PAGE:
Monday, February 11, 2013



With thousands of provincial government employees on tenterhooks waiting for the guillotine to drop on their jobs the reality of the rising cost of living in a have province is hitting hard. The prices of key staples are on an upward trend that shows no sign of abating.

Over the past few months the price of milk has risen by 48%, gasoline cost more than it did this time last year, bread prices are up significantly as is flour and rice, home heating fuel prices are up, property taxes took a steep rise, fruit prices are crazy, eggs cost more, breakfast cereals are more expensive as is pork and beef and vegetable prices are increasing.  Even the price of the iconic Tim Hortons Coffee has gone up.

For those of us raising a family, making average wages, saving for kids educations our fixed costs are rising at an incredible rate. Cheap TV's, cars & furniture do not compensate for greatly inflated grocery costs.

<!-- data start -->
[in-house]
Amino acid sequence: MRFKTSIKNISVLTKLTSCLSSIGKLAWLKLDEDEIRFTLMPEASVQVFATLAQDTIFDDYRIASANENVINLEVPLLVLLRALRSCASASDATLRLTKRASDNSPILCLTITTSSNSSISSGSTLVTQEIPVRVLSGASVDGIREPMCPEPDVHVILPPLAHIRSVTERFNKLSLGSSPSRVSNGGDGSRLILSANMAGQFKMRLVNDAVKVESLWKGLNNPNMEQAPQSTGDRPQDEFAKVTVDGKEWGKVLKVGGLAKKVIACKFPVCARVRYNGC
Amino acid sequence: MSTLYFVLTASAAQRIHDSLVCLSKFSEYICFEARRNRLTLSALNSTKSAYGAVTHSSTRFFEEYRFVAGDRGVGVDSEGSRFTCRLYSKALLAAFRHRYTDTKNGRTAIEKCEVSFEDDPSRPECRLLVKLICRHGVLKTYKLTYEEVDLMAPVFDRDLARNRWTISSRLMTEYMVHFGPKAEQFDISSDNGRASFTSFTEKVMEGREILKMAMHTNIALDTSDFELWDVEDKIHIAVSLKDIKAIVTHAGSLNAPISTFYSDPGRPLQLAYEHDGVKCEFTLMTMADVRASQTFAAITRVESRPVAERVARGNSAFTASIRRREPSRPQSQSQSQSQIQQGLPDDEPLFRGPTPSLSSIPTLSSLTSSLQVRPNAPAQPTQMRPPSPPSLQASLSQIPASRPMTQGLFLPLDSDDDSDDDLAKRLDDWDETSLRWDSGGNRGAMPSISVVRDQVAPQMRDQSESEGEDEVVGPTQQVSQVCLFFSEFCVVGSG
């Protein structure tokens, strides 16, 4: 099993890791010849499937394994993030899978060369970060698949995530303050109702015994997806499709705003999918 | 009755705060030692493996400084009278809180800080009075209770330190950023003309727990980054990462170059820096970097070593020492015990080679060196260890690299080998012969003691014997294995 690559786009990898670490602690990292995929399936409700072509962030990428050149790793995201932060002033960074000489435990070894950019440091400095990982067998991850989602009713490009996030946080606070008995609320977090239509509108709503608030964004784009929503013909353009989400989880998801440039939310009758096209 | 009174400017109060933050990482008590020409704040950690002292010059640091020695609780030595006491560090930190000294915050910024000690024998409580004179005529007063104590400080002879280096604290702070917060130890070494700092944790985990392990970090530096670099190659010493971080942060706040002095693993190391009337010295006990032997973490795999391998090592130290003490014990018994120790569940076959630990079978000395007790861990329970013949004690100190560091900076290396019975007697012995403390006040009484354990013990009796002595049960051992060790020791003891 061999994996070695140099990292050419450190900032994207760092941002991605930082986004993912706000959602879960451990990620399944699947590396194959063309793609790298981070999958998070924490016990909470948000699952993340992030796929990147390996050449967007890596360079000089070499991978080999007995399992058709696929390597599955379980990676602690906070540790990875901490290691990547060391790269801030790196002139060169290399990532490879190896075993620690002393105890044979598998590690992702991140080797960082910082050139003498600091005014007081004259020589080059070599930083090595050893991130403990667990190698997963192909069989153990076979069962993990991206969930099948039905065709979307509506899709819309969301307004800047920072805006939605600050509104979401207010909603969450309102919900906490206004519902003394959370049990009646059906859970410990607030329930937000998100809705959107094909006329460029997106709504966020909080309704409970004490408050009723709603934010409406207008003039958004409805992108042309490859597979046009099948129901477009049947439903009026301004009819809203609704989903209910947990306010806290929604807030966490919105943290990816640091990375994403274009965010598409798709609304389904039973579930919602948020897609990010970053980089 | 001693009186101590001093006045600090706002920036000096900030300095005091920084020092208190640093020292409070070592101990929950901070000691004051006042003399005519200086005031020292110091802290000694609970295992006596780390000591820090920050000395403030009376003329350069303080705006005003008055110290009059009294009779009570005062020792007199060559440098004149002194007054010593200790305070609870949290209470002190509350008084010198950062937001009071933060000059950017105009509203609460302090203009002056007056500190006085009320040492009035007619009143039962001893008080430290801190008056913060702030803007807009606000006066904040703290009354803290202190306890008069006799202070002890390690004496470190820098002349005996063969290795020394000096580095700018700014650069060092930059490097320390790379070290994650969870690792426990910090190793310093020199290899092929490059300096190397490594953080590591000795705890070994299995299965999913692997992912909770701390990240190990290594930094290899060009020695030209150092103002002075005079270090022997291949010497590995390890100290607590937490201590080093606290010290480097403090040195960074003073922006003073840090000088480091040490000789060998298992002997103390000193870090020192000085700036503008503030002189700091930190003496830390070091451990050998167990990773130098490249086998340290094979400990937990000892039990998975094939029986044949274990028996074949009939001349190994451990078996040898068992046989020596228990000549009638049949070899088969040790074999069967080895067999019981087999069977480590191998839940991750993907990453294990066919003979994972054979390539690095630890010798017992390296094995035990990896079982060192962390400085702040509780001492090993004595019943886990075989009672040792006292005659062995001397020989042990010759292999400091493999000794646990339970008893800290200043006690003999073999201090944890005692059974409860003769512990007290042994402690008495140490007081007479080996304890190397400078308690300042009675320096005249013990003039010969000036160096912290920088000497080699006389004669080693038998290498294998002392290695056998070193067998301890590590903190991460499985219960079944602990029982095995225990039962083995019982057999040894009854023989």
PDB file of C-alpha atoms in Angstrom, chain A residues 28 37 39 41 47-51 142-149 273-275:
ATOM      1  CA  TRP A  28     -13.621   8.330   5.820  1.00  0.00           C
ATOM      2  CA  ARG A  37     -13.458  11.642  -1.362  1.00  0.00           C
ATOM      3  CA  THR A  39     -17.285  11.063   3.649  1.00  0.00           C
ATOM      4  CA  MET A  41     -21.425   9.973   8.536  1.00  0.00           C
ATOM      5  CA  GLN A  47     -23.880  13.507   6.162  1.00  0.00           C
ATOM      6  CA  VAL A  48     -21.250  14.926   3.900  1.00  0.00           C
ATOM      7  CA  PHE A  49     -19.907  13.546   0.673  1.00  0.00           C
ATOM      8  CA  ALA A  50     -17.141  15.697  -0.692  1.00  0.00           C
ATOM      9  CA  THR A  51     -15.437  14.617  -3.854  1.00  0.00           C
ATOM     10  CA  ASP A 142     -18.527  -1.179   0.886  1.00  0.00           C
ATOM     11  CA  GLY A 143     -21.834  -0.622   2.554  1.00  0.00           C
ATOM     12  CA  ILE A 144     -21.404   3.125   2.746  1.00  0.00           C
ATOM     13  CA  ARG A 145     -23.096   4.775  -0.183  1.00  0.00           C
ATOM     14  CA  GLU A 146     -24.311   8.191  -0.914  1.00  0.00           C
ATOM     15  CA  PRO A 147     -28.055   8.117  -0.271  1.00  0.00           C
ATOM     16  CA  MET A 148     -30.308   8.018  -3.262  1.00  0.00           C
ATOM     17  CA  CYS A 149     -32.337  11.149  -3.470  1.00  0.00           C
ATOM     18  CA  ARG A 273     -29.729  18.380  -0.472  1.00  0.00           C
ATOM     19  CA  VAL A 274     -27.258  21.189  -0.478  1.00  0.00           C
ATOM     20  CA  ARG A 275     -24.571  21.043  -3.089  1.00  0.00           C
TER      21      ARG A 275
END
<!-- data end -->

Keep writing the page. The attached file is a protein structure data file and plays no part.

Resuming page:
The United Nations food index soared 25 per cent last year. The World Bank warned is concerned that  the global economy is "one shock away" from a food crisis.

Here in Canada the impact of last year's drought in the United States, increased grain prices and swings in global geopolitics means food inflation is going to outpace the national inflation rate.

When food suddenly costs more, those who can least afford it get hit hardest.  I can only imagine the pickle that those on the margins are facing.  Higher prices for frequently purchased items, like eggs and meat, are putting severe strain on people's ability to pay the bills.

I can not help but wonder if our local economy is one shock away from a housing crisis. Can the St. John's economy shoulder a 20% reduction in provincial government employees?

The divide between the haves and have-nots is becoming much more prominent in our oil based have economy. 

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